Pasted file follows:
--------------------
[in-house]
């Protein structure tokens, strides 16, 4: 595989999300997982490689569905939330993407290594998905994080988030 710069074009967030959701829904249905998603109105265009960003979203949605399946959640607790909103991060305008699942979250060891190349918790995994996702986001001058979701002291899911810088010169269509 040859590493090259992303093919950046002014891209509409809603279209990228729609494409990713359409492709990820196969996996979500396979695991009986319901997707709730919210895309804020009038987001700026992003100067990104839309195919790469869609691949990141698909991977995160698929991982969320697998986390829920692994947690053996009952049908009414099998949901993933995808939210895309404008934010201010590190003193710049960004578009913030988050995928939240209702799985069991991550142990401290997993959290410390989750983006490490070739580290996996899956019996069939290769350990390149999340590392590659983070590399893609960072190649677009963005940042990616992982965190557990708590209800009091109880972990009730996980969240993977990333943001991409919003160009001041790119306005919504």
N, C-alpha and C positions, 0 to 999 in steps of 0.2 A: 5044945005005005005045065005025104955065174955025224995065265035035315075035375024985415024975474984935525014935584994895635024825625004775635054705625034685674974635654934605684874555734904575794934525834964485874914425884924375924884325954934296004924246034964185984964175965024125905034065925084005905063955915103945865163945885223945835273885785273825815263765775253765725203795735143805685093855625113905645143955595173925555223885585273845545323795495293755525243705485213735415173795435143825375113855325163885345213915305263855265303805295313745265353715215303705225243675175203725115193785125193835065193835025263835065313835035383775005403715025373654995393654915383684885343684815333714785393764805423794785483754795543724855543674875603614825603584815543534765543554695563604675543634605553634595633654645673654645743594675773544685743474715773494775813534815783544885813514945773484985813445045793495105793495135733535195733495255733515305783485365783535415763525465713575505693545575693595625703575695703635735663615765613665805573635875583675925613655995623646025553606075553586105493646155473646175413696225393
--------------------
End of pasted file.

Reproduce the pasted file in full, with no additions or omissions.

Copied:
[in-house]
């Protein structure tokens, strides 16, 4: 595989999300997982490689569905939330993407290594998905994080988030 710069074009967030959701829904249905998603109105265009960003979203949605399946959640607790909103991060305008699942979250060891190349918790995994996702986001001058979701002291899911810088010169269509 040859590493090259992303093919950046002014891209509409809603279209990228729609494409990713359409492709990820196969996996979500396979695991009986319901997707709730919210895309804020009038987001700026992003100067990104839309195919790469869609691949990141698909991977995160698929991982969320697998986390829920692994947690053996009952049908009414099998949901993933995808939210895309404008934010201010590190003193710049960004578009913030988050995928939240209702799985069991991550142990401290997993959290410390989750983006490490070739580290996996899956019996069939290769350990390149999340590392590659983070590399893609960072190649677009963005940042990616992982965190557990708590209800009091109880972990009730996980969240993977990333943001991409919003160009001041790119306005919504």
N, C-alpha and C positions, 0 to 999 in steps of 0.2 A: 5044945005005005005045065005025104955065174955025224995065265035035315075035375024985415024975474984935525014935584994895635024825625004775635054705625034685674974635654934605684874555734904575794934525834964485874914425884924375924884325954934296004924246034964185984964175965024125905034065925084005905063955915103945865163945885223945835273885785273825815263765775253765725203795735143805685093855625113905645143955595173925555223885585273845545323795495293755525243705485213735415173795435143825375113855325163885345213915305263855265303805295313745265353715215303705225243675175203725115193785125193835065193835025263835065313835035383775005403715025373654995393654915383684885343684815333714785393764805423794785483754795543724855543674875603614825603584815543534765543554695563604675543634605553634595633654645673654645743594675773544685743474715773494775813534815783544885813514945773484985813445045793495105793495135733535195733495255733515305783485365783535415763525465713575505693545575693595625703575695703635735663615765613665805573635875583675925613655995623646025553606075553586105493646155473646175413696225393